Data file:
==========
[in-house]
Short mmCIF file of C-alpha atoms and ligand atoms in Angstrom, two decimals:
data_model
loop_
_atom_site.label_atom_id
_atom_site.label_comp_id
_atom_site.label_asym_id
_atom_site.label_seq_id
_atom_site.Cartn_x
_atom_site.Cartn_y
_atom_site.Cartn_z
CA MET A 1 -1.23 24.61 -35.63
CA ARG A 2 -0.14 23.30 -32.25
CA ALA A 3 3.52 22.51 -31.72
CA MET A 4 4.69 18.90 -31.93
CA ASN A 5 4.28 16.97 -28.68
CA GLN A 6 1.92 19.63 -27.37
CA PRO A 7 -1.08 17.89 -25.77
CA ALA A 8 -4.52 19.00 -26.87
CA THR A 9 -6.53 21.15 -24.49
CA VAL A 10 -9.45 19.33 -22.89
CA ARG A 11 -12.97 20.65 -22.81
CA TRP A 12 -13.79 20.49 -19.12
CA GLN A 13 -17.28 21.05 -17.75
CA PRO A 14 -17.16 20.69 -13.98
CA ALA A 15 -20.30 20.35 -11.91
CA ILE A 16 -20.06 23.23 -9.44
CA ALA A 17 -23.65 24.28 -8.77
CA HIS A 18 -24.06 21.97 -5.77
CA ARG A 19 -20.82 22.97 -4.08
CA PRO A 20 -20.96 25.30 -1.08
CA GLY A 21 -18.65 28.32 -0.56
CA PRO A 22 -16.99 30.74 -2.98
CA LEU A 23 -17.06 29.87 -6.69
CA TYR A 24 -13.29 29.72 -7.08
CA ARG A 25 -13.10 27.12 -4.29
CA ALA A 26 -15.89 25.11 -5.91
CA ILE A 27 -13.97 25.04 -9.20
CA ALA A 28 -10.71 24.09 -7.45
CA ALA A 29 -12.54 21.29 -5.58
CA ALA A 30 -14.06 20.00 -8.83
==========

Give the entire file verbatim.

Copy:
[in-house]
Short mmCIF file of C-alpha atoms and ligand atoms in Angstrom, two decimals:
data_model
loop_
_atom_site.label_atom_id
_atom_site.label_comp_id
_atom_site.label_asym_id
_atom_site.label_seq_id
_atom_site.Cartn_x
_atom_site.Cartn_y
_atom_site.Cartn_z
CA MET A 1 -1.23 24.61 -35.63
CA ARG A 2 -0.14 23.30 -32.25
CA ALA A 3 3.52 22.51 -31.72
CA MET A 4 4.69 18.90 -31.93
CA ASN A 5 4.28 16.97 -28.68
CA GLN A 6 1.92 19.63 -27.37
CA PRO A 7 -1.08 17.89 -25.77
CA ALA A 8 -4.52 19.00 -26.87
CA THR A 9 -6.53 21.15 -24.49
CA VAL A 10 -9.45 19.33 -22.89
CA ARG A 11 -12.97 20.65 -22.81
CA TRP A 12 -13.79 20.49 -19.12
CA GLN A 13 -17.28 21.05 -17.75
CA PRO A 14 -17.16 20.69 -13.98
CA ALA A 15 -20.30 20.35 -11.91
CA ILE A 16 -20.06 23.23 -9.44
CA ALA A 17 -23.65 24.28 -8.77
CA HIS A 18 -24.06 21.97 -5.77
CA ARG A 19 -20.82 22.97 -4.08
CA PRO A 20 -20.96 25.30 -1.08
CA GLY A 21 -18.65 28.32 -0.56
CA PRO A 22 -16.99 30.74 -2.98
CA LEU A 23 -17.06 29.87 -6.69
CA TYR A 24 -13.29 29.72 -7.08
CA ARG A 25 -13.10 27.12 -4.29
CA ALA A 26 -15.89 25.11 -5.91
CA ILE A 27 -13.97 25.04 -9.20
CA ALA A 28 -10.71 24.09 -7.45
CA ALA A 29 -12.54 21.29 -5.58
CA ALA A 30 -14.06 20.00 -8.83